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that it also happens to coincide with the move that we had in yields, right? we saw the 10-year u.s. treasury yield about a month and a half ago top out. that gave a little air, i think, to some of those sorts of tech names that have been beaten up so badly you have to go back an entire year, right? when the fed pivoted they were going to start raising rates aggressively to battle inflation. that was the last -- i don't know t that was the last call for a lot of these high valuation tech stocks that we're going to see deceleration in a lot of their growth metrics that had been pulled forward in the back half of 2020 and all of 2021 so it feels like it's kind of a book end to this period that we've been in over the past three years. >> it feels like the rates are on a trajectory higher we've gone up 40 basis points in the past three weeks or so, guy. that was a headwind for tech stocks then you have layered on the reopening of china everybody thought the reopening
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of china would be a great thing not thinking china was going to rip the band aid off and spread covid all over the country in a rampant fashion. that puts supply chains, factory production at risk once again. >> i heard you posit that this morning at approximately i think 7:15 during your wonderful three-hour performance on "squawk box. that's exactly right think about what will that do to the inflation problems again, rates going higher in this environment should theoretically mean the economy is getting better. it does not mean that at all volatility in the bond market seems to be back, not particularly healthy environment in my opinion. i'll sort of layer this on to dan's point. you look at names like nvidia which traded down to 108 i believe on october 21st. i'm probably off by a couple of days subsequently rallied in a month and a half over 70% and now it's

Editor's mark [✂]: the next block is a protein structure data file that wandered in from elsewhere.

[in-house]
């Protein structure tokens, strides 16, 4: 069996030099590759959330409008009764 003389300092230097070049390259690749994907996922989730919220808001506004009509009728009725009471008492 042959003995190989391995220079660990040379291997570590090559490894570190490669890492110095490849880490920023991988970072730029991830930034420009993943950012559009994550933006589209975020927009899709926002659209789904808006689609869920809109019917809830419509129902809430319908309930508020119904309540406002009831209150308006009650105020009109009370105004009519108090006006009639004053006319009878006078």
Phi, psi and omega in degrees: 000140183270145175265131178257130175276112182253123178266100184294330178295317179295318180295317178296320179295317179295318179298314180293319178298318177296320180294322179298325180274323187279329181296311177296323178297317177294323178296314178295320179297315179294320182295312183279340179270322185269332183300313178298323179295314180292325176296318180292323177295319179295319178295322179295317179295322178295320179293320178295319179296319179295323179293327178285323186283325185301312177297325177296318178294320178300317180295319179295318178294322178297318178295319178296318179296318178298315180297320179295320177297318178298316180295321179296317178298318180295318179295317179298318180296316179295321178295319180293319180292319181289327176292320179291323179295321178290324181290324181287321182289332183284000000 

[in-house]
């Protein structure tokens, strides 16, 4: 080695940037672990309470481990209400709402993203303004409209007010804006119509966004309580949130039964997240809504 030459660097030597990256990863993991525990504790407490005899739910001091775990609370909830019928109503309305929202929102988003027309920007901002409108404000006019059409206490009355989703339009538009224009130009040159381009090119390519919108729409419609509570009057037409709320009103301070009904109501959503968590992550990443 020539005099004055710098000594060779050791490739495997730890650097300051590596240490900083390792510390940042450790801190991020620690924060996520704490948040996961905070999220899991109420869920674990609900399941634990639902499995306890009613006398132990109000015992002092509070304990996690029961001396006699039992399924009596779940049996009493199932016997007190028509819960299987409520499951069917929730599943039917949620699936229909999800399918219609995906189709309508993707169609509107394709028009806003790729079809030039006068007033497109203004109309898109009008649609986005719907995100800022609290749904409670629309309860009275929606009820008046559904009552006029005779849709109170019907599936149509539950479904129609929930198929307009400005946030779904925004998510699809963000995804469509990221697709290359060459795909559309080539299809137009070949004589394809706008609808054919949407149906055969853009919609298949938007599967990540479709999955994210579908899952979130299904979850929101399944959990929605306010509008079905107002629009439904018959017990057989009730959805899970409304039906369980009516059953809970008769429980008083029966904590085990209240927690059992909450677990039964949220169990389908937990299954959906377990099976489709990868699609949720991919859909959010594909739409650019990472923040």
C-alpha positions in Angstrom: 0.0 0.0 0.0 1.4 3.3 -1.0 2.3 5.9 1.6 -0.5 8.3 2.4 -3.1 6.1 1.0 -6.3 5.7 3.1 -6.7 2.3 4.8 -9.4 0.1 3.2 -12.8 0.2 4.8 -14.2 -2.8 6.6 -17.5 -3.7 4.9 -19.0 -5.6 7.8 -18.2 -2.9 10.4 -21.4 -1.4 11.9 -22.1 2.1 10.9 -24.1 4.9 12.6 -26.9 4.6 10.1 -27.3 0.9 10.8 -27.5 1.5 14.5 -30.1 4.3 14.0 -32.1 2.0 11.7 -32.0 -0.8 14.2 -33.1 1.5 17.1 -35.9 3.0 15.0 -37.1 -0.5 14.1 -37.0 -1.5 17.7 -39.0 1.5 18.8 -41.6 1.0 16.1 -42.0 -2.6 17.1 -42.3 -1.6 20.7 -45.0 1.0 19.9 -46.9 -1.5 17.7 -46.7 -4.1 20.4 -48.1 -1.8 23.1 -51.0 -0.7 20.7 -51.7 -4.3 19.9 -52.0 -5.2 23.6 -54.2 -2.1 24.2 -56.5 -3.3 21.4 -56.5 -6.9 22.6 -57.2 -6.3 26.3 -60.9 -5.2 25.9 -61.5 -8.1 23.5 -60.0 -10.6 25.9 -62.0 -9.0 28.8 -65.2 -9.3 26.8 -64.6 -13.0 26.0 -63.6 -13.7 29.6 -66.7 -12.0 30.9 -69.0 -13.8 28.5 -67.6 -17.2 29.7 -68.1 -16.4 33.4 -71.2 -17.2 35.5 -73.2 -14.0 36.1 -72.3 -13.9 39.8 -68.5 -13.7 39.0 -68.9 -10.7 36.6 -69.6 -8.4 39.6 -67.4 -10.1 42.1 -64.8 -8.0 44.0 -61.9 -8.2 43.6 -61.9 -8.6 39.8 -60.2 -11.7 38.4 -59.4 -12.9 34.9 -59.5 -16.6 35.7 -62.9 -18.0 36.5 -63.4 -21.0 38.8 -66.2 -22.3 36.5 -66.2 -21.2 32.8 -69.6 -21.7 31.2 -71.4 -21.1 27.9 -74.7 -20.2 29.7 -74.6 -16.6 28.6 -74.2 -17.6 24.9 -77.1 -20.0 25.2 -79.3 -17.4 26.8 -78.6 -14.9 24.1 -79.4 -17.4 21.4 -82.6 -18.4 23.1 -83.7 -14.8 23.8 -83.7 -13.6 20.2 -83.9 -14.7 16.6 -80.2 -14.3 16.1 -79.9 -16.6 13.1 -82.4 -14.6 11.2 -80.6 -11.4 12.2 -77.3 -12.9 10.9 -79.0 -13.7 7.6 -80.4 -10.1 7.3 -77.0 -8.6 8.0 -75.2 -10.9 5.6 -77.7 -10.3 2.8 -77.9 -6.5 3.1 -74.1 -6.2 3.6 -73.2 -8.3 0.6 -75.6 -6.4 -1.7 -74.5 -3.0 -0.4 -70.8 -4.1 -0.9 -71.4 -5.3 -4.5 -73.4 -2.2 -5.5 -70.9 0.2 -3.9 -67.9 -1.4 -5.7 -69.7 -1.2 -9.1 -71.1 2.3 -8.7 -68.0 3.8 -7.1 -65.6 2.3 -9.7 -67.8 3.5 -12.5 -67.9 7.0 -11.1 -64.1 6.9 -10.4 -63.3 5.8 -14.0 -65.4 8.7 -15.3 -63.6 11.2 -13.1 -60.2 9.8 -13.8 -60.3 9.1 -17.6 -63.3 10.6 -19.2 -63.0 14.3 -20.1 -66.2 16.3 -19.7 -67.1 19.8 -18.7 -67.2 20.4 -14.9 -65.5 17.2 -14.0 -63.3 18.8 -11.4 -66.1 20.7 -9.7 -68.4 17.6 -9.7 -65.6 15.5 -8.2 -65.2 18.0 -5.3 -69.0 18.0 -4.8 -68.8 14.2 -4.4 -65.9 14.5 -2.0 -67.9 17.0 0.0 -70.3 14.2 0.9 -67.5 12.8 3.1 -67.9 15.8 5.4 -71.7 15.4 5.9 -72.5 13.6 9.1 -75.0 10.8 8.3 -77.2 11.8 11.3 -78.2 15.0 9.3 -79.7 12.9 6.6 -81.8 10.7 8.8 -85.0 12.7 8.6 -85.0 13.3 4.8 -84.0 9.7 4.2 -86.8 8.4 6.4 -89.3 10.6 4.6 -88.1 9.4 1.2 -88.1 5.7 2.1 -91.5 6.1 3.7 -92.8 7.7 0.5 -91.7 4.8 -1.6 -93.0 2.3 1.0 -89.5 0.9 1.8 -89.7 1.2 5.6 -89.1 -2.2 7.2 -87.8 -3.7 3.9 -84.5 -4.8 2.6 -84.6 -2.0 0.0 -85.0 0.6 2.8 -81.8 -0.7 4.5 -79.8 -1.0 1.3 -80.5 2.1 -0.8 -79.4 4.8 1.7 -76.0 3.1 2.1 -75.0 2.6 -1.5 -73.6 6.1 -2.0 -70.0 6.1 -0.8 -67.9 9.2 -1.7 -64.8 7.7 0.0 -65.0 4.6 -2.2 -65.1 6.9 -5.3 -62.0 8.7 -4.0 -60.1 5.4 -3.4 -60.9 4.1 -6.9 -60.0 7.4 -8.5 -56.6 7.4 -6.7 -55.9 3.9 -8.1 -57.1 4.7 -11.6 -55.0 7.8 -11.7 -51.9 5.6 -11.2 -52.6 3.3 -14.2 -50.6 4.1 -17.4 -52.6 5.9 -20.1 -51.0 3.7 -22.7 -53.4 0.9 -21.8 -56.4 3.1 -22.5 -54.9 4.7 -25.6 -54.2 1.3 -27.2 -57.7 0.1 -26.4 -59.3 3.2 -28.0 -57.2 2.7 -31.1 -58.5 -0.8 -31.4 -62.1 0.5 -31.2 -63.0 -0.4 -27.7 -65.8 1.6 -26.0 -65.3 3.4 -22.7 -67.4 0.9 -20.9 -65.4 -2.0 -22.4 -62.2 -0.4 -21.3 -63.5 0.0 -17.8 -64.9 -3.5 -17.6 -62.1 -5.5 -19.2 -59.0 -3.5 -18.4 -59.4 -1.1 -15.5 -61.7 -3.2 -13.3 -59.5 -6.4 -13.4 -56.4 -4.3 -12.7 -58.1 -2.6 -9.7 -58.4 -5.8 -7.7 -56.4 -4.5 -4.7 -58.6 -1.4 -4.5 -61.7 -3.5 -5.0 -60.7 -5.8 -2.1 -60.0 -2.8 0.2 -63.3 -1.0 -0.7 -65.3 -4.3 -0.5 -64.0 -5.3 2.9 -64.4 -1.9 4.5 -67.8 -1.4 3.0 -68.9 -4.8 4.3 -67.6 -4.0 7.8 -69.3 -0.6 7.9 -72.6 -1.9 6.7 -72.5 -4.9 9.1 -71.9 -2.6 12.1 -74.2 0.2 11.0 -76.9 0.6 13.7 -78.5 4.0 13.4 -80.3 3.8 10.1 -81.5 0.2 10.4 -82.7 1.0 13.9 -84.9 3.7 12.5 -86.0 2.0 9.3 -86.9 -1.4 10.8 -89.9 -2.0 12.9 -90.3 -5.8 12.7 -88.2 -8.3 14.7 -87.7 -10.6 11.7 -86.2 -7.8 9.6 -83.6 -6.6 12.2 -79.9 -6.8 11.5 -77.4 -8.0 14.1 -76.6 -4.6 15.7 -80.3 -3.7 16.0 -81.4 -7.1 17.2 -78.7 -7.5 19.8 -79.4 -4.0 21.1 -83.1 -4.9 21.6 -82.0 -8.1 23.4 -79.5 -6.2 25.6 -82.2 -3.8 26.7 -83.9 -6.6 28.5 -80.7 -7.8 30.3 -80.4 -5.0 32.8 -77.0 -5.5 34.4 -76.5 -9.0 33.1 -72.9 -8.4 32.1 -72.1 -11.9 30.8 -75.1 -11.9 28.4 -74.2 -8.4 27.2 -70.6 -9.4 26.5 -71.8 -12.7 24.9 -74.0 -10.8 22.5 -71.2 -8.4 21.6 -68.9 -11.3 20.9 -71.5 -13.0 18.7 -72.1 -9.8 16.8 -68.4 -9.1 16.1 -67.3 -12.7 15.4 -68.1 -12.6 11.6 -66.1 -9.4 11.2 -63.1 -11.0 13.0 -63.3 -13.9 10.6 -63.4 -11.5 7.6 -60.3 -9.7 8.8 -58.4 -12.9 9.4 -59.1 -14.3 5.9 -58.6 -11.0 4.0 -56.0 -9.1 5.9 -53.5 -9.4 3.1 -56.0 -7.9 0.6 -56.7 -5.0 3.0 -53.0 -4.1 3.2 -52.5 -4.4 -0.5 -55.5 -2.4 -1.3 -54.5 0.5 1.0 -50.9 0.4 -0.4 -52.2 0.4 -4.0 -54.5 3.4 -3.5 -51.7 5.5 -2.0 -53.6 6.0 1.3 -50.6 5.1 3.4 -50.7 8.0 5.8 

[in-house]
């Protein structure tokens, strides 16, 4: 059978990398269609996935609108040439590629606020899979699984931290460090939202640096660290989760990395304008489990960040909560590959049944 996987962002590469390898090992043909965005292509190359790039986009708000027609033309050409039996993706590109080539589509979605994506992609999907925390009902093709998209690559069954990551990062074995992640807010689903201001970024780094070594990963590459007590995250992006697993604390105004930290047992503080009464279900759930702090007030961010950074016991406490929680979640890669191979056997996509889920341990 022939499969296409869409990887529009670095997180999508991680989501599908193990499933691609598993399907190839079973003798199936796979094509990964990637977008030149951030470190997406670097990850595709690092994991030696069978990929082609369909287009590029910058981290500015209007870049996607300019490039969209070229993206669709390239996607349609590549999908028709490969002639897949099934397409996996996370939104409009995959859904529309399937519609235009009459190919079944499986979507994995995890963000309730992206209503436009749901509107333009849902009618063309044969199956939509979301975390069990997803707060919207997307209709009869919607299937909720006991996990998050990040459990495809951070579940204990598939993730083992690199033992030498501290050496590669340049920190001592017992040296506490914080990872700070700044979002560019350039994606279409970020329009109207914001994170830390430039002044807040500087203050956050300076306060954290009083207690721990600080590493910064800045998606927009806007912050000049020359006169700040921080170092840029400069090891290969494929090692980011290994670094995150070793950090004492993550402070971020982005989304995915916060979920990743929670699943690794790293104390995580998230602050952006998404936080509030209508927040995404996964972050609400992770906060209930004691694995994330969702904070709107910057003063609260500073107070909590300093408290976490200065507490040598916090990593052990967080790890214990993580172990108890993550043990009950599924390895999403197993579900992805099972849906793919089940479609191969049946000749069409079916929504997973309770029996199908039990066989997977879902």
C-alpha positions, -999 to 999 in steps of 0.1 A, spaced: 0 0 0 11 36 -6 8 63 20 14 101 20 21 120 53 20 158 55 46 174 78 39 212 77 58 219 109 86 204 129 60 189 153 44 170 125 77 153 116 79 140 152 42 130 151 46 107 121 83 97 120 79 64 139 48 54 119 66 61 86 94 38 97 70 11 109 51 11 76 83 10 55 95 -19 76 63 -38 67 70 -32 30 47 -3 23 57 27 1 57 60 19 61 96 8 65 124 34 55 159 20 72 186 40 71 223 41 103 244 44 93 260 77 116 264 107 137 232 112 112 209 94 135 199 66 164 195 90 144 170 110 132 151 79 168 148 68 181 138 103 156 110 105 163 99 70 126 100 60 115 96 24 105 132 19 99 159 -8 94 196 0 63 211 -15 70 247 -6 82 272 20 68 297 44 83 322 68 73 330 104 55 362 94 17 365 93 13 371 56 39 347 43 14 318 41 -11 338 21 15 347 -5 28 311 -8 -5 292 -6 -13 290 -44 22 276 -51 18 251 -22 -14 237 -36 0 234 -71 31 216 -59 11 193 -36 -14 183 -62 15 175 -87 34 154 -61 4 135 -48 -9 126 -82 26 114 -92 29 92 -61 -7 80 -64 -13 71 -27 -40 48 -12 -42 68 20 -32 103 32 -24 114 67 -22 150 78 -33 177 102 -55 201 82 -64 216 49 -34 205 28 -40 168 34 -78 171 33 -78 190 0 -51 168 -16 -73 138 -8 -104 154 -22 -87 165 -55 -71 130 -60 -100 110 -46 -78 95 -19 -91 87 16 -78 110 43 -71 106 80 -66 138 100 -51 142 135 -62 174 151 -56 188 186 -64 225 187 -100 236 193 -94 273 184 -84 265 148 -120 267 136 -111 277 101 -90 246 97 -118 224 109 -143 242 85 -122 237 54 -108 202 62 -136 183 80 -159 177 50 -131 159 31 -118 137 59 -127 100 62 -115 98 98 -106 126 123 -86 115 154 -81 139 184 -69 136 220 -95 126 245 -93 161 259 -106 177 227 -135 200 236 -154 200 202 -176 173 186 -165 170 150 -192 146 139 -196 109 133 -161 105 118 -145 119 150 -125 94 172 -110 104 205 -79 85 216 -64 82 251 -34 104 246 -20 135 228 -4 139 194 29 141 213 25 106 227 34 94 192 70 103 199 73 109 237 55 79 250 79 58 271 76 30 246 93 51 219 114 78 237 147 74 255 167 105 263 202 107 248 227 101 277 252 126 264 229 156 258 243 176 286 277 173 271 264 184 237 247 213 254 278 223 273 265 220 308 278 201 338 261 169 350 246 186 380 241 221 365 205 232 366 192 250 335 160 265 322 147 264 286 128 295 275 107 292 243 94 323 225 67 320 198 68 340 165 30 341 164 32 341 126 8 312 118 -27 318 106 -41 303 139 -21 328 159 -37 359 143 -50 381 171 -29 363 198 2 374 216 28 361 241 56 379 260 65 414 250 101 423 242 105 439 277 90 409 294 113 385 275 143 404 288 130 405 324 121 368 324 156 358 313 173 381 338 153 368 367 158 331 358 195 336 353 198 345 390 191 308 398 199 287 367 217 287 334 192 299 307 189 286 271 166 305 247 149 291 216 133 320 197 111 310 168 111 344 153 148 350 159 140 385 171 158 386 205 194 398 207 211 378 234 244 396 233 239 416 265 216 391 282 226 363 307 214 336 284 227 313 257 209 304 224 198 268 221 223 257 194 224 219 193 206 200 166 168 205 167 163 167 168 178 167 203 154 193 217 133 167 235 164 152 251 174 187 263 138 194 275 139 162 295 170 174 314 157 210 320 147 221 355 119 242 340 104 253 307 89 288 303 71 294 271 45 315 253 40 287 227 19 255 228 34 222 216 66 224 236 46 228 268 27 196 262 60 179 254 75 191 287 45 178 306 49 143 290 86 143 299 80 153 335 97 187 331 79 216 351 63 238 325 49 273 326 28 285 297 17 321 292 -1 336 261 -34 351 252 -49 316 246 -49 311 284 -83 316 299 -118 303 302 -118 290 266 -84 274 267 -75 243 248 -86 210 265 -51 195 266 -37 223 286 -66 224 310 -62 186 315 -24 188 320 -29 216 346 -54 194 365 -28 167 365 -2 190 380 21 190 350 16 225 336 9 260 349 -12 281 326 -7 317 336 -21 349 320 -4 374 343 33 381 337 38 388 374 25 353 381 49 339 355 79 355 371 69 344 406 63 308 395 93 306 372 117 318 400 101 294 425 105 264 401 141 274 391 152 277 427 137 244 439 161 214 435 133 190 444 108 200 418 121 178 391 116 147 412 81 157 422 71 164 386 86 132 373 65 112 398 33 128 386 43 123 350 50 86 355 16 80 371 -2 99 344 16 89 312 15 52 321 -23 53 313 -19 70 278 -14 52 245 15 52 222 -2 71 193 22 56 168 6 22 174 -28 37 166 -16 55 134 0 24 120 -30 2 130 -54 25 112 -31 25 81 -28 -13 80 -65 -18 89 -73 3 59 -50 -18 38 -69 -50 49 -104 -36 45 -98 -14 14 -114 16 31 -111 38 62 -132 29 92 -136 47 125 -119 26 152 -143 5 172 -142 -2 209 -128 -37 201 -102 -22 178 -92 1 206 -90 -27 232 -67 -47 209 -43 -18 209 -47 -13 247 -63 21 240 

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given back effectively half that move think about a volatile name like that, and that's so interest rate and market sensitive. that's the environment that we find ourselves in. the so rates going higher, again, my opinion, this environment, is not any sign of growing growth, it's a sign of continued concern on the inflation front. >> here are a couple of stocks we'll talk about them later on in the show. two stocks that sort of fall into the cross hairs of higher interest rates not good, china potential more lockdowns not good either. tesla as well as apple apple in today's session was down another couple percent, dan. >> yeah. this one is about like, mel, the relative outperformance that we had seen of late versus many of its megacap tech peers it seems like there's a lot of investors hanging out. it was easy to do that it wasn't easy on valuations it wasn't easy on the supply chain issues, european demand issues but i think a lot of investors have gotten